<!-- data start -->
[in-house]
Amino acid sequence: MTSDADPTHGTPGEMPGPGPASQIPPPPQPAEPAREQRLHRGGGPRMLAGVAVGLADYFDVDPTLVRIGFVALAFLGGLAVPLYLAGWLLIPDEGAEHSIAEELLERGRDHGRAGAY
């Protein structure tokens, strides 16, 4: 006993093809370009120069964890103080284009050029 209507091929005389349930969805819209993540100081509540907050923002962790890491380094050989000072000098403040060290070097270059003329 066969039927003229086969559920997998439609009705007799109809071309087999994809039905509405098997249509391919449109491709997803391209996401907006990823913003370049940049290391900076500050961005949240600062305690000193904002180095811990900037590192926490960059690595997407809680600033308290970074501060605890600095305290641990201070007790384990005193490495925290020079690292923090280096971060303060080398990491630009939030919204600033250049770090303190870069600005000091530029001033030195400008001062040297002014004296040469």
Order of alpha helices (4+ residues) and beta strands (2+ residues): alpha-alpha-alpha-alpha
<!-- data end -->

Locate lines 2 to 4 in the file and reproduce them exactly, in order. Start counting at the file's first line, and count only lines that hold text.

Amino acid sequence: MTSDADPTHGTPGEMPGPGPASQIPPPPQPAEPAREQRLHRGGGPRMLAGVAVGLADYFDVDPTLVRIGFVALAFLGGLAVPLYLAGWLLIPDEGAEHSIAEELLERGRDHGRAGAY
């Protein structure tokens, strides 16, 4: 006993093809370009120069964890103080284009050029 209507091929005389349930969805819209993540100081509540907050923002962790890491380094050989000072000098403040060290070097270059003329 066969039927003229086969559920997998439609009705007799109809071309087999994809039905509405098997249509391919449109491709997803391209996401907006990823913003370049940049290391900076500050961005949240600062305690000193904002180095811990900037590192926490960059690595997407809680600033308290970074501060605890600095305290641990201070007790384990005193490495925290020079690292923090280096971060303060080398990491630009939030919204600033250049770090303190870069600005000091530029001033030195400008001062040297002014004296040469």
Order of alpha helices (4+ residues) and beta strands (2+ residues): alpha-alpha-alpha-alpha